To do this, you’ll need a cycling computer. Plus you’ll need to know how to use it. Finally, you’ll have to remember to reset it before each ride. These things start out at $60, but can cost in the hundreds of dollars. You will generally not need a GPS device (though if you cycle enough, you’ll find one invaluable), but you do need one that will let you track your miles per ride.
Additionally, there are many apps for cyclists which you may find useful: Strava, Ride with GPS, and MapMyRide, to name three. Though these are helpful, you’ll likely find that they are no replacement for a cycling computer.
For various reasons, your exact mileage may not match the mileage on the route sheet. When you’re at a point where you know where you are, note the difference and consider it when deciding later if you’re lost!
Before you make a turn, especially one which contains a hill, make sure you’re going the right way: Check the route sheet. Wait for a TRL, if there’s one close behind you. And ask other riders in your group, if you’re unsure. Sometimes a wrong turn can mean slogging back up a hill, but it almost always means adding miles!
Also note that TRLs are human. Sometimes the route sheet can be vague or can say R when it means L (not that my route sheets ever have that problem (sorry Michael)). So use your brain — if a turn seems wrong, check a map on your phone or wait for assistance.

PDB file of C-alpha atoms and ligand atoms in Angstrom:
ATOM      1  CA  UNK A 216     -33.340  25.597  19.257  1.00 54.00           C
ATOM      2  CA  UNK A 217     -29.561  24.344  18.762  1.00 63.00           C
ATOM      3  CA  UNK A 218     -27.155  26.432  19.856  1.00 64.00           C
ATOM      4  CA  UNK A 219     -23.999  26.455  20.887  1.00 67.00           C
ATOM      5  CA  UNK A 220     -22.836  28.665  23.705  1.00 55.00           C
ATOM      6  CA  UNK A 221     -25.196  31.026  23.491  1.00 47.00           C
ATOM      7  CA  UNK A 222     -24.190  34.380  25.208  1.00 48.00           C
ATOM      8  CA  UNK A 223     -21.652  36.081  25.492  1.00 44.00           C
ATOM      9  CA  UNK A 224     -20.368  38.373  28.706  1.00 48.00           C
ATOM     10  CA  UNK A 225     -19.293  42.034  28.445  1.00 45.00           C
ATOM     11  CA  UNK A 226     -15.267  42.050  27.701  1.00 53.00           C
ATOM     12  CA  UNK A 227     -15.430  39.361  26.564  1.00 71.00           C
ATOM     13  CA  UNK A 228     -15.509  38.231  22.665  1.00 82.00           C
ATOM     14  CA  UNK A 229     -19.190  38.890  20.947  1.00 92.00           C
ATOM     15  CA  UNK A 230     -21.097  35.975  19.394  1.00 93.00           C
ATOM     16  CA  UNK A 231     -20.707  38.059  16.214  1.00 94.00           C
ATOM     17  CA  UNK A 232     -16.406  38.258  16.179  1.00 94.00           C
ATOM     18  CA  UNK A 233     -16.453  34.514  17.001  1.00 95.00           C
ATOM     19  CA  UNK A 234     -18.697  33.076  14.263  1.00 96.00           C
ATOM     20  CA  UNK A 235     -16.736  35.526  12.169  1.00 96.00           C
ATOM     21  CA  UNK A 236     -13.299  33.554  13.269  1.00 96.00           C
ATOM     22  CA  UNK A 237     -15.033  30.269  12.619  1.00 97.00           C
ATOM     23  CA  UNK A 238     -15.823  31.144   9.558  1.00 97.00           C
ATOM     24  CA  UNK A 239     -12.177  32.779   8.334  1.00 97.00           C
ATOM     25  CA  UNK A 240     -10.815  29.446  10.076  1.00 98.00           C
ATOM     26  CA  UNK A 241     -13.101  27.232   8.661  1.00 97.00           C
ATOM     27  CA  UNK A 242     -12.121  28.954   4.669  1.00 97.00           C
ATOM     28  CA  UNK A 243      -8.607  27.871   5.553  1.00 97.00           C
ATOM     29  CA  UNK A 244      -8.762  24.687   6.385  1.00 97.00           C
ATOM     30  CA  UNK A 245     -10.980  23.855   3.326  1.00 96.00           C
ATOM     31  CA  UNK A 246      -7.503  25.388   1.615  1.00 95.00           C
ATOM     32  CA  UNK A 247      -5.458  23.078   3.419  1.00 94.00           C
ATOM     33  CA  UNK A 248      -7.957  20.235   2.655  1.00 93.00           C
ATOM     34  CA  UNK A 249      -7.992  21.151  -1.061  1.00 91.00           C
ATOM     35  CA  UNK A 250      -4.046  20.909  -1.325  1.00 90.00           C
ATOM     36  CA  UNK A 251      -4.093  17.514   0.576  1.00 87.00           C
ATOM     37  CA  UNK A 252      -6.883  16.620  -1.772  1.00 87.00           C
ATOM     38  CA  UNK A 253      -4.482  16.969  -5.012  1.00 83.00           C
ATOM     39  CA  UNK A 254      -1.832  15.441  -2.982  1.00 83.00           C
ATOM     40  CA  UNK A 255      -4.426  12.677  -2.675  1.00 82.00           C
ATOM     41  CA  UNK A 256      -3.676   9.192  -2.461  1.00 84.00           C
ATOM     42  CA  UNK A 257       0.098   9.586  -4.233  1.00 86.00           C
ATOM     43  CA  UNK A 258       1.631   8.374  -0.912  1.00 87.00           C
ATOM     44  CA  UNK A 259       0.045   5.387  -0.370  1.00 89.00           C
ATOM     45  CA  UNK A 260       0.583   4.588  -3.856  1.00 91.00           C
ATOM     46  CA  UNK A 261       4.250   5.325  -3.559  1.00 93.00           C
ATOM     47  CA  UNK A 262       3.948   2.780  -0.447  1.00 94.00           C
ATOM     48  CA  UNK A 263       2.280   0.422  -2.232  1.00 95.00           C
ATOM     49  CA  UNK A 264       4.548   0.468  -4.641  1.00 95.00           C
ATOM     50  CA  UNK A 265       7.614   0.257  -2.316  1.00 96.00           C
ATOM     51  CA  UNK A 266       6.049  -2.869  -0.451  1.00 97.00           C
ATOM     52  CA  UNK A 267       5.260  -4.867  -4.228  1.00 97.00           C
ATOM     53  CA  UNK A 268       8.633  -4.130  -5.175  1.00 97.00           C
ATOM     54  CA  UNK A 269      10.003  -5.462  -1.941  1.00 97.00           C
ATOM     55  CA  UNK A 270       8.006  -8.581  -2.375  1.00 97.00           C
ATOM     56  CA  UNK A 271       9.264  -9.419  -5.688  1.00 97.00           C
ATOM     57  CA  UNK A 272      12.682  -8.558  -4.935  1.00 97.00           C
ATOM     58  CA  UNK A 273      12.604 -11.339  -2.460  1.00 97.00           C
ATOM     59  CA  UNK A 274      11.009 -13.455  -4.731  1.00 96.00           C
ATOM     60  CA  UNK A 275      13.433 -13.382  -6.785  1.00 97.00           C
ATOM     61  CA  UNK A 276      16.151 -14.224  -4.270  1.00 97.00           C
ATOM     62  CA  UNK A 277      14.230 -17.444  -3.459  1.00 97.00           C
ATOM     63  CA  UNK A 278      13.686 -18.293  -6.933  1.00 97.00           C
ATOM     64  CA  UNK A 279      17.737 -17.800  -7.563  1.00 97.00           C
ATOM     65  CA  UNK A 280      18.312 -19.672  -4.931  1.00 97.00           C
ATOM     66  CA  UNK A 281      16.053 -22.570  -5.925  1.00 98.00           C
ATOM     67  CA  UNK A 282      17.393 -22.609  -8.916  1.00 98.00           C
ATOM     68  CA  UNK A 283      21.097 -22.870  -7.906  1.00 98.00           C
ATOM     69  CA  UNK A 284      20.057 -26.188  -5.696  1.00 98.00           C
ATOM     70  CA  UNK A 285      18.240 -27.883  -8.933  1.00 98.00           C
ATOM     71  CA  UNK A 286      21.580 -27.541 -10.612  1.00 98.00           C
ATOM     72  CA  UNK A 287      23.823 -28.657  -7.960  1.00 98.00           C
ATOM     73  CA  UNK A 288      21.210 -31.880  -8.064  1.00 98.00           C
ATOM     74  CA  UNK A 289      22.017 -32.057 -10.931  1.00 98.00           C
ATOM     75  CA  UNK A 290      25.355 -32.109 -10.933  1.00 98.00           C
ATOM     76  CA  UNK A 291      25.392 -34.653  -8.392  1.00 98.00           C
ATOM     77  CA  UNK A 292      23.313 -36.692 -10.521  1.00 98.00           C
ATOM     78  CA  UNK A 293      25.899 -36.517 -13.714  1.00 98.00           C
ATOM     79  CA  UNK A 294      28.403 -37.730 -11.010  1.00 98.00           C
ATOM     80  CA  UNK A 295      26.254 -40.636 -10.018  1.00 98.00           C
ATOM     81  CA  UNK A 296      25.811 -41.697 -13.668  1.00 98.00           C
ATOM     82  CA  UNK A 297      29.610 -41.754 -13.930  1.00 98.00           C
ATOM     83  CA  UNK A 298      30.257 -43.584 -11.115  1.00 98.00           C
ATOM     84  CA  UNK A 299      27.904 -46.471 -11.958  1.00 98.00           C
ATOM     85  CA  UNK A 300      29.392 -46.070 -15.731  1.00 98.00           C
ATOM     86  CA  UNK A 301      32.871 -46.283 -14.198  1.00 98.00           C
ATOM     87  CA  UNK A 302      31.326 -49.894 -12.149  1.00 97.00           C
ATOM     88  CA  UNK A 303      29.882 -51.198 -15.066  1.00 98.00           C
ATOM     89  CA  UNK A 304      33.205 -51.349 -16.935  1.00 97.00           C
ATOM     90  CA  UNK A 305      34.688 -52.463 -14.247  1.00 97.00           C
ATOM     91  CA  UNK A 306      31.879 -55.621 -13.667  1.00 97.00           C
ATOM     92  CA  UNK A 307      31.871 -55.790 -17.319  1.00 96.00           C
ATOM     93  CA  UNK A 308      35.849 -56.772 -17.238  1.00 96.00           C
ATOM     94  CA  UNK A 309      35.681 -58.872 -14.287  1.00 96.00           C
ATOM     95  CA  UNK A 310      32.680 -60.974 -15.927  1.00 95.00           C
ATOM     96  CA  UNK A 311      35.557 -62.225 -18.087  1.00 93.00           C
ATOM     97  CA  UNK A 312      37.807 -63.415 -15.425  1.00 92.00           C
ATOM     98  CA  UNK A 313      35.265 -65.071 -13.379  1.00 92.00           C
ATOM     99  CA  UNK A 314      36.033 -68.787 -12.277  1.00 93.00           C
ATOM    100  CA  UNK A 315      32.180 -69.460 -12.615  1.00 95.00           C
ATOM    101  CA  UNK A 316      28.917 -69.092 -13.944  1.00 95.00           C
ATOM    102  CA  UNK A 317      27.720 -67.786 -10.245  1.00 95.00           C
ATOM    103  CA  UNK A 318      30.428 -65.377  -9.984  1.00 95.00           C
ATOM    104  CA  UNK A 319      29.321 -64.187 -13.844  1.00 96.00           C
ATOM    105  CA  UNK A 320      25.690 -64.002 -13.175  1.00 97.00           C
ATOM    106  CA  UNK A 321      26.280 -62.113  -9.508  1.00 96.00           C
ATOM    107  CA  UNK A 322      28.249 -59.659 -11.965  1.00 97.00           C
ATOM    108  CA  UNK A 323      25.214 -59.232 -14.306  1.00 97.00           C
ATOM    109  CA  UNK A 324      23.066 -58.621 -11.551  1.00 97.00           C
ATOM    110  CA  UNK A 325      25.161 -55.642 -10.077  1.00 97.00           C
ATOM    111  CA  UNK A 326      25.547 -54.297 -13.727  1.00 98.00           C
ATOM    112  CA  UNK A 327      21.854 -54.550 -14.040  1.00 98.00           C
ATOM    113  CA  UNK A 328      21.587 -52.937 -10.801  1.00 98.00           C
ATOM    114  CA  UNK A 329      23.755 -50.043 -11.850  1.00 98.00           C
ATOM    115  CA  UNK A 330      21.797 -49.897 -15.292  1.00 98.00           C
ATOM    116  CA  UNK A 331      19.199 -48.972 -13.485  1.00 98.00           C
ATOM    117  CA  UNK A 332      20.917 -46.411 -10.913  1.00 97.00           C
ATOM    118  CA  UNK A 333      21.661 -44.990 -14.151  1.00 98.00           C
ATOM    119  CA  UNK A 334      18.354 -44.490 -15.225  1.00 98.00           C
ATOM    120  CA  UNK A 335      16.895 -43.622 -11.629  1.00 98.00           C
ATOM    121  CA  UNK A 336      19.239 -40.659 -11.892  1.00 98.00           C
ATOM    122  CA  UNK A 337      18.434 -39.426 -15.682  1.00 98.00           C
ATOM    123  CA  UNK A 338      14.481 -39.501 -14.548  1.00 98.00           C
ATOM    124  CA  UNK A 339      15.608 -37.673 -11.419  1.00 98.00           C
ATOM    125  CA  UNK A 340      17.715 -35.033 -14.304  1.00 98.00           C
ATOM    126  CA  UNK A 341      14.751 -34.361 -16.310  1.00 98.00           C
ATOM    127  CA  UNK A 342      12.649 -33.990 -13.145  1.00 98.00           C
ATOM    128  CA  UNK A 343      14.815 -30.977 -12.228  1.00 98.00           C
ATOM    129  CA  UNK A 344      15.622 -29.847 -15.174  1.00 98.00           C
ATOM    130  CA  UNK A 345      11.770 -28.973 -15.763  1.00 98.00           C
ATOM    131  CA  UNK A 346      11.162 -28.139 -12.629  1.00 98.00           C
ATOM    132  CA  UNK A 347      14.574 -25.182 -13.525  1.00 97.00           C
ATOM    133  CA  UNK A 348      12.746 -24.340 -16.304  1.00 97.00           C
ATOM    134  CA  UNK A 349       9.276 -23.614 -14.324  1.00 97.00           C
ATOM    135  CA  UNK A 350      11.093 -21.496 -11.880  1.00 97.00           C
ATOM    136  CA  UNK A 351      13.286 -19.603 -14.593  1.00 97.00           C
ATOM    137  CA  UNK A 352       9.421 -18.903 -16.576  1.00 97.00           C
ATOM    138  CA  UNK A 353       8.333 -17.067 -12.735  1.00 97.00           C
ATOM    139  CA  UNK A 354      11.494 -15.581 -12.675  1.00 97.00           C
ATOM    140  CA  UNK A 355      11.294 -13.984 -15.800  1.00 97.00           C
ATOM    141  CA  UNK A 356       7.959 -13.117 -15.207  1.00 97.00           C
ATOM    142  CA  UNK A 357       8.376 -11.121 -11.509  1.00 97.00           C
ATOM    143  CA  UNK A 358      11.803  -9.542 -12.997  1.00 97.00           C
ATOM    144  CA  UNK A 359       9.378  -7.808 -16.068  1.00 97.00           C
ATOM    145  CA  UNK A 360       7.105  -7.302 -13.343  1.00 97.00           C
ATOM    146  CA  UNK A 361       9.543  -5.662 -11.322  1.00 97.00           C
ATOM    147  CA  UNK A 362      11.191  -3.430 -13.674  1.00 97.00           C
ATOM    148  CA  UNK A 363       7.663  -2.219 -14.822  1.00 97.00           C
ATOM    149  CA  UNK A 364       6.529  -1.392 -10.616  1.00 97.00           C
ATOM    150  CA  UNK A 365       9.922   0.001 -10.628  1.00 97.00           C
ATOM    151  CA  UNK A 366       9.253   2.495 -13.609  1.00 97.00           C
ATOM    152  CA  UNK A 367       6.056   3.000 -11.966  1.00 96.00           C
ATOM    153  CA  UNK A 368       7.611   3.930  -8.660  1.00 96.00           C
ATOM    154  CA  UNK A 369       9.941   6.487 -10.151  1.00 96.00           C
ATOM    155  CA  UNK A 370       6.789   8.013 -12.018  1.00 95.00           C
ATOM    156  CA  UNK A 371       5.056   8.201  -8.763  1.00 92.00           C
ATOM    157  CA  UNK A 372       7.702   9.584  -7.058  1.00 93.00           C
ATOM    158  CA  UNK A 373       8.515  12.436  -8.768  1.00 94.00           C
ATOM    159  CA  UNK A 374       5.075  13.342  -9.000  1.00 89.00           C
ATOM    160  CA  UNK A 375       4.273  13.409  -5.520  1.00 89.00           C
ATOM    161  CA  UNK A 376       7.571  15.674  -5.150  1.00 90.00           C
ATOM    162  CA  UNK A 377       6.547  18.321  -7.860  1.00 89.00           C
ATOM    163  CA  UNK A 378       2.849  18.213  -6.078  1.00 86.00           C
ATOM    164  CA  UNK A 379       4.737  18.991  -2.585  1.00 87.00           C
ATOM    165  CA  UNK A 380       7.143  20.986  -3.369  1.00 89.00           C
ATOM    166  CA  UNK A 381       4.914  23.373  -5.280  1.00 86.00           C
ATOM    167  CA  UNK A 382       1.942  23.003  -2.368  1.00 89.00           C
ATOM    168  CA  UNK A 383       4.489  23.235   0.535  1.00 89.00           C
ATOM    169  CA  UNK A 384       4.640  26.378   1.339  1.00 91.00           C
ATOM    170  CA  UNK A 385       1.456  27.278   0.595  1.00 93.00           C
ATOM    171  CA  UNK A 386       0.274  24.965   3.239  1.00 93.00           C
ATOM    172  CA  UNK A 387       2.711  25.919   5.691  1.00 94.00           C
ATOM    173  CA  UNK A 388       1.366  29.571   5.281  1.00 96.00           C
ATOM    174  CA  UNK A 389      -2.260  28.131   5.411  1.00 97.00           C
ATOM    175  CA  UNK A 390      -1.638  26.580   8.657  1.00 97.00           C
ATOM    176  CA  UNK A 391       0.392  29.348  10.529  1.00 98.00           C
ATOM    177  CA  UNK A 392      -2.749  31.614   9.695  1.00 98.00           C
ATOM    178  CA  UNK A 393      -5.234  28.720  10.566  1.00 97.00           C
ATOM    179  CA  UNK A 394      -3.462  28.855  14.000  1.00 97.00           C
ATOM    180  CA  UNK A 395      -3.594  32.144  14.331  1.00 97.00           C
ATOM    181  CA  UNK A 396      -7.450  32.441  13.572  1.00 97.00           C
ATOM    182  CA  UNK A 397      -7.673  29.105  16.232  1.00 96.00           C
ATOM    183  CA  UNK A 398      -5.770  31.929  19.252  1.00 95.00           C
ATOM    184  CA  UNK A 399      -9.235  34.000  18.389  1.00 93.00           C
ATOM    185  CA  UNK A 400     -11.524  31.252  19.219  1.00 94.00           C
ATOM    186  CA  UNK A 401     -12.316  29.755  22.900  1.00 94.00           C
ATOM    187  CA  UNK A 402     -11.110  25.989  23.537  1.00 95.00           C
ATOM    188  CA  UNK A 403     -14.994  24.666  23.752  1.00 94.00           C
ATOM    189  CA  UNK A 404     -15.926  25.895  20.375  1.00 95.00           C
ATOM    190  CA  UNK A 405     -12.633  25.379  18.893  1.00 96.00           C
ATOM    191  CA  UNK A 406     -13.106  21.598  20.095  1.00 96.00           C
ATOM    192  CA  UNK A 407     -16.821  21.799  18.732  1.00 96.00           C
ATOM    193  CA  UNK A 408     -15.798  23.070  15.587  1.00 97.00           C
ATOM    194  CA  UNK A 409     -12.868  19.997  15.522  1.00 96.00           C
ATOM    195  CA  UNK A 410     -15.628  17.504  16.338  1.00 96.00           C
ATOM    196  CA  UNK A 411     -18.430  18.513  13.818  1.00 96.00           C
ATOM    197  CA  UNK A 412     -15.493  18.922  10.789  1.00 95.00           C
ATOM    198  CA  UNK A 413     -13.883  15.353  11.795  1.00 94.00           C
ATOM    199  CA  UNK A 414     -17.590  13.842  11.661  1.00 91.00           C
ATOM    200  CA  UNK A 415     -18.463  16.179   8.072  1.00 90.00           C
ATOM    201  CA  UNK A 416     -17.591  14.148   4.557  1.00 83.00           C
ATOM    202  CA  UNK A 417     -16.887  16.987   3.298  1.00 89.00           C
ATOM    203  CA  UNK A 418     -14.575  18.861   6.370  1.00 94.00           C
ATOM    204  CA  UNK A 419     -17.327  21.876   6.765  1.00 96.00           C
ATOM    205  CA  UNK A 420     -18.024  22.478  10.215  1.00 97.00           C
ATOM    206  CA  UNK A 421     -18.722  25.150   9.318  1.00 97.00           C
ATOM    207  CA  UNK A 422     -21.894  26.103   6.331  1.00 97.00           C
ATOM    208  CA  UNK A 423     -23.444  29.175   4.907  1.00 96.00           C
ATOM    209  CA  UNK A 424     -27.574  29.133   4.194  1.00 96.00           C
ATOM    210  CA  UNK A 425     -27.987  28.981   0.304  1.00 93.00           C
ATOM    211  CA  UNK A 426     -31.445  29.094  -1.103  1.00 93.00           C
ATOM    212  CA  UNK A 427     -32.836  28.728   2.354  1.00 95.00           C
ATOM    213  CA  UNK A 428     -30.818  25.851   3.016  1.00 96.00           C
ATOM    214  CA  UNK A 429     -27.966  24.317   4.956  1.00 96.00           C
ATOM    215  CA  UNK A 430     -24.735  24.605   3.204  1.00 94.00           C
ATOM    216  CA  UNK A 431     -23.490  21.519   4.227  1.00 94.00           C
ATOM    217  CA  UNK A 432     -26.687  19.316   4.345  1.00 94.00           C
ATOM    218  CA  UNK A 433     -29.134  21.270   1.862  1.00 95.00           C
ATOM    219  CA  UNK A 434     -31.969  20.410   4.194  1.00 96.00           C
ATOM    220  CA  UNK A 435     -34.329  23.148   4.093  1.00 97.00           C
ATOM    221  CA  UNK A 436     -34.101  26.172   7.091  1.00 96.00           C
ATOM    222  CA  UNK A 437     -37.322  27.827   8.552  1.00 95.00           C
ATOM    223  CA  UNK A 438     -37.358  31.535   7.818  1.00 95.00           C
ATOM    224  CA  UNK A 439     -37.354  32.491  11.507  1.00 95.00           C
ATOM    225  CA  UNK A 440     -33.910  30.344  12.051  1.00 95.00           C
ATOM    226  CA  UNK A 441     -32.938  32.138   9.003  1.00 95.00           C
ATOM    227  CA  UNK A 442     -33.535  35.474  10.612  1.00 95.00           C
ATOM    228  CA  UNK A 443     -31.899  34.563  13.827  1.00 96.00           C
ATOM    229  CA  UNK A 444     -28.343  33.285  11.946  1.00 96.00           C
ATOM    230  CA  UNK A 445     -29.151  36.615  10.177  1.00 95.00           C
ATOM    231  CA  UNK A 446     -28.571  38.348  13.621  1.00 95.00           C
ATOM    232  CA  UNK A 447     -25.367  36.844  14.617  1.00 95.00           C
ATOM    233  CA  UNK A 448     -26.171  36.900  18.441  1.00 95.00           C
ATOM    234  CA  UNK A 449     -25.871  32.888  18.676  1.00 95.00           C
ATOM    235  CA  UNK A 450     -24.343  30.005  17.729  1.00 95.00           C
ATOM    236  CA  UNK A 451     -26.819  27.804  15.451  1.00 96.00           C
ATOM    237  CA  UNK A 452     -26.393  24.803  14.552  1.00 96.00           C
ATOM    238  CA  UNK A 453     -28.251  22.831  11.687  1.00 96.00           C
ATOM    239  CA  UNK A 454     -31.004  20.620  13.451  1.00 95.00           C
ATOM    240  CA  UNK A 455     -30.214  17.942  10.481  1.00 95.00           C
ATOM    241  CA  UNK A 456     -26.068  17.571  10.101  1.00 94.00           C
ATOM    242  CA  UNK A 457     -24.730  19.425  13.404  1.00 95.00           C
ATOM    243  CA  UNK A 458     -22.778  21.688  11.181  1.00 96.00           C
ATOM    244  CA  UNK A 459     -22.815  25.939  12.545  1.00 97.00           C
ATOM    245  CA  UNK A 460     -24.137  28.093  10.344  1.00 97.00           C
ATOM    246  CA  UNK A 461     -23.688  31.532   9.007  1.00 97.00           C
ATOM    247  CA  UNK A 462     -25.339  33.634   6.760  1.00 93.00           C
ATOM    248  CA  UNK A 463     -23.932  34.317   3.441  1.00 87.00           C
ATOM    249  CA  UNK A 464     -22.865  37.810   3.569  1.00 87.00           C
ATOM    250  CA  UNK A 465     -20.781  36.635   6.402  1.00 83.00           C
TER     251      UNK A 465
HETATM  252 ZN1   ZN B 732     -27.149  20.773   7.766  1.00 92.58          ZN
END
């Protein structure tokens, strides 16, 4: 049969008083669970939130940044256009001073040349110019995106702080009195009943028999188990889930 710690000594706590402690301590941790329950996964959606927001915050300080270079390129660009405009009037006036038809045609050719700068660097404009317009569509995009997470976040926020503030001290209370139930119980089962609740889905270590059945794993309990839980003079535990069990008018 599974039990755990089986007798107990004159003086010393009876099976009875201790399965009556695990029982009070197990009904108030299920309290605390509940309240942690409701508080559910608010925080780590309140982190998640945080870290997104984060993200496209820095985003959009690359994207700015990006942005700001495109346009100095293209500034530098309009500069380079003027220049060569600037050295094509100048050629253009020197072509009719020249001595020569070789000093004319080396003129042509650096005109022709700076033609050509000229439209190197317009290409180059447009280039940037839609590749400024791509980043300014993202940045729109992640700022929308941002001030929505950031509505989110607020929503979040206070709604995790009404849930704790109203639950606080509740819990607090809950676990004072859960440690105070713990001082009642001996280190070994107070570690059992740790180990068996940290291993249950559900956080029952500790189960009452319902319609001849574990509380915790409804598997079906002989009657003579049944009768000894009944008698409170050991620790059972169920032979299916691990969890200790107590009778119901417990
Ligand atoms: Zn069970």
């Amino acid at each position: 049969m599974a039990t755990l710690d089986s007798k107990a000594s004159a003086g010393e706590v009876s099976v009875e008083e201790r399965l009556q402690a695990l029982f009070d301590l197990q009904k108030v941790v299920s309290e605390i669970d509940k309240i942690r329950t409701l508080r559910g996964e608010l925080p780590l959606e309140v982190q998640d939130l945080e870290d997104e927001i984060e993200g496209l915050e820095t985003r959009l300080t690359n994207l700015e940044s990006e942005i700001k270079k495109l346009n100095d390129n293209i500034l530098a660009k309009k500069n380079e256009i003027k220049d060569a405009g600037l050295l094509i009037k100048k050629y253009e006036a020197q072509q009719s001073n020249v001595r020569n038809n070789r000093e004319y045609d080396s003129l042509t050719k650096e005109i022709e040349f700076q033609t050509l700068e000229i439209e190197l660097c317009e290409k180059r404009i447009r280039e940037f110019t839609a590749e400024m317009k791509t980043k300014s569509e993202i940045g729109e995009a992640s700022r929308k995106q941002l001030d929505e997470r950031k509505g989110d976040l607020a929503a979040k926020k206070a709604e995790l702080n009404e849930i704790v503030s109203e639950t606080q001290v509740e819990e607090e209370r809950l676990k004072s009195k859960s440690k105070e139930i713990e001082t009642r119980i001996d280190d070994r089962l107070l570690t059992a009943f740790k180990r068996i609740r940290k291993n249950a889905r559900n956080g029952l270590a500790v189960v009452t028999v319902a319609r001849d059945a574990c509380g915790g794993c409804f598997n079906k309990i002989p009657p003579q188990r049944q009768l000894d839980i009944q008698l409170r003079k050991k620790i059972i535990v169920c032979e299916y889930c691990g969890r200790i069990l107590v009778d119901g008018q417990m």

If a portion of the ride seems particularly long, then you might have made a wrong turn. Don’t freak out. Pull over to the side of the road and try to check the route sheet and your maps. If you can’t figure out where you are, call or text a TRL (whose names and numbers are usually printed on the route sheet). He or she is probably riding, so leave a message or a text. But don’t just idly wait for them to get back to you. Find a convenience store or a helpful local to get you directions. If you get back on track, leave a second message for the TRL.
ALC training rides are “swept.” This means that a TRL will stay in the back of the pack and will make sure that everyone stays on course and (to the best of their ability) finishes. Not all rides are swept, so if you’re on a “no sweep” ride, usually, the ride leader will wait at major turns or intersections to make sure everyone gets through.

Its way more fun to ride with someone than alone. Find a person in the group who seems to be riding at your level and be friendly. You’ll find it fun to ride with them, and they’ll probably enjoy the support. You may not stick with the same person on the entire, ride and that’s a good thing! The more you ride, the more people you know, the more you’ll find yourself comparing experiences and enjoying yourself!
Plus there’s the added bonus of bitching about the horrible and confusing route sheet!

The notes will help you know where hills are, which turns require extra care, and most importantly, where and when to get food and water. If you’re in the middle of nowhere, missing a rest stop can be the difference between a fun ride and a failed ride.
I’m sure there is a lot I’m missing, but this is long enough! Please feel free to ask questions.
Your Bear

3 thoughts on “Do I turn right or left? How to read a route sheet.

    […] Know your terrain. Review the route sheet the night before, if possible, and identify problem areas. Climbing, descending, navigating lots of curves, or extended flats can all be difficult for some. Listen to the ride leader when he or she explains the route. […]

    […] your entire ride. So keep the TRLs phone numbers handy in case you run into trouble. Also, keep the route sheet and your phone’s map feature handy in case you get […]

    […] of route sheets, please see Bear’s prior post on how to read route sheets, “Do I turn right or left? How to read a route sheet.” which is also an important skill to […]